Dry Erase Boards Aren’t the Answer

The typical hospital Emergency Department uses dry erase boards in their exam rooms to communicate relevant information to the patient, family members, and care team; however, dry erase boards have stark disadvantages. The care team is actually taking time out of their clinical role to gather the information from multiple systems and write it on the board in the exam room. Nurses, especially new or traveling Nurses, often don’t have the time to complete dry erase board information. 

Dry erase boards are a hinderance rather than a conduit for information in EDs, because staff often don't have the time to update them.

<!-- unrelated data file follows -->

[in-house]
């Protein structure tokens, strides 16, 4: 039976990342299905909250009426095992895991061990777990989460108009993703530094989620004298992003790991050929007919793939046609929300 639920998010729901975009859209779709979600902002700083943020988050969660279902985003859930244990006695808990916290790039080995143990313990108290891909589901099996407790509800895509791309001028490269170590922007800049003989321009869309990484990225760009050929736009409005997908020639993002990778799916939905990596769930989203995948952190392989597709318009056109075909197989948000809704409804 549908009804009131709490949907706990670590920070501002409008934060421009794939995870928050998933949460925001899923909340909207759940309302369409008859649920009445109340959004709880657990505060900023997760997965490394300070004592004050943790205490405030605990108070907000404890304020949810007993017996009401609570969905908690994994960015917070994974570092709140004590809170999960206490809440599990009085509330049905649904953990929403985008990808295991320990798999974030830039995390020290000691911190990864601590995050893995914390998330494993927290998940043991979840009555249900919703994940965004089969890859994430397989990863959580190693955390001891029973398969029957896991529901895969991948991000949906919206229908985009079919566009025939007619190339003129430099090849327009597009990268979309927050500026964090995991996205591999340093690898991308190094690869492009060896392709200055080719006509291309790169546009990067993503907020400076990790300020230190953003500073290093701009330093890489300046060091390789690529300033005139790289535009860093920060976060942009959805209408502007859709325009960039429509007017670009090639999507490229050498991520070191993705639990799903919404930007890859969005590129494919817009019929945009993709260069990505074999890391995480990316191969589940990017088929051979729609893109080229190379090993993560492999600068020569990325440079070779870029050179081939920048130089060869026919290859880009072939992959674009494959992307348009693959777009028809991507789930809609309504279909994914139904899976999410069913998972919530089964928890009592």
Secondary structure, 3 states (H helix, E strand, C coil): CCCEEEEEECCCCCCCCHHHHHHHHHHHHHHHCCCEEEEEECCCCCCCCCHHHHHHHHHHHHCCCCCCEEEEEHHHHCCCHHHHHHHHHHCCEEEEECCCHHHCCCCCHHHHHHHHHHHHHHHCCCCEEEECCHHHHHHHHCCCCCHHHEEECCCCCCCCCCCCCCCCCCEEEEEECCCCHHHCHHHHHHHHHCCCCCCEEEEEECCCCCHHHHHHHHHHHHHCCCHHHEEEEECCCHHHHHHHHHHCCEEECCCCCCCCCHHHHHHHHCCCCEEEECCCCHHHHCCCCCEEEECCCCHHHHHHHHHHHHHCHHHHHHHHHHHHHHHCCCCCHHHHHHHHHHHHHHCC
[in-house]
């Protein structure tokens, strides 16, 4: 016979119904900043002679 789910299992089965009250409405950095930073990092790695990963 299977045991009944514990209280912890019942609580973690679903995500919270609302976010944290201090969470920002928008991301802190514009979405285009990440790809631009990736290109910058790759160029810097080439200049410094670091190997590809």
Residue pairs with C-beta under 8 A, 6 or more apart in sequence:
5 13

Patient Safety Should Come First

When and if information is actually completed on a dry erase board, that information often becomes latent, misinterpreted or irrelevant as time passes. This poses an obvious risk to patient safety, not to mention a detractor to patient satisfaction.

Technology to Help Explain Wait Times and Increase Patient Safety 

There is technology available to help ease concerns of patients as they sit or lie in an Emergency Department exam room, using an integrated digital whiteboard. When integrated with existing systems in the hospital, like the EHR, nurse call, RTLS, lab system, and vitals monitor, data can be displayed and edited at the whiteboard level with just a touch. 

Technology use like touch-enabled hospital whiteboards offer relief to overburdened nursing staff to help reduce patient wait times.